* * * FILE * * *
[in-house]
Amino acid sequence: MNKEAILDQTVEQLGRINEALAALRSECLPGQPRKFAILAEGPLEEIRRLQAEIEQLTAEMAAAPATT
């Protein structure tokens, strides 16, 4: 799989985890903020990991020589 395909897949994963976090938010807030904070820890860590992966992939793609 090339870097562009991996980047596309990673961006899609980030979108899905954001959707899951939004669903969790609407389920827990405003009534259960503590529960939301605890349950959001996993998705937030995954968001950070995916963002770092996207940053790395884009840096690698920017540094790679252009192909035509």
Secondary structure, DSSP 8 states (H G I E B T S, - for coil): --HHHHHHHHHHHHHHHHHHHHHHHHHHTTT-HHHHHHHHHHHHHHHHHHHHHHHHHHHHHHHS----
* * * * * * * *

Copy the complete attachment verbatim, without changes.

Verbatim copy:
[in-house]
Amino acid sequence: MNKEAILDQTVEQLGRINEALAALRSECLPGQPRKFAILAEGPLEEIRRLQAEIEQLTAEMAAAPATT
């Protein structure tokens, strides 16, 4: 799989985890903020990991020589 395909897949994963976090938010807030904070820890860590992966992939793609 090339870097562009991996980047596309990673961006899609980030979108899905954001959707899951939004669903969790609407389920827990405003009534259960503590529960939301605890349950959001996993998705937030995954968001950070995916963002770092996207940053790395884009840096690698920017540094790679252009192909035509």
Secondary structure, DSSP 8 states (H G I E B T S, - for coil): --HHHHHHHHHHHHHHHHHHHHHHHHHHTTT-HHHHHHHHHHHHHHHHHHHHHHHHHHHHHHHS----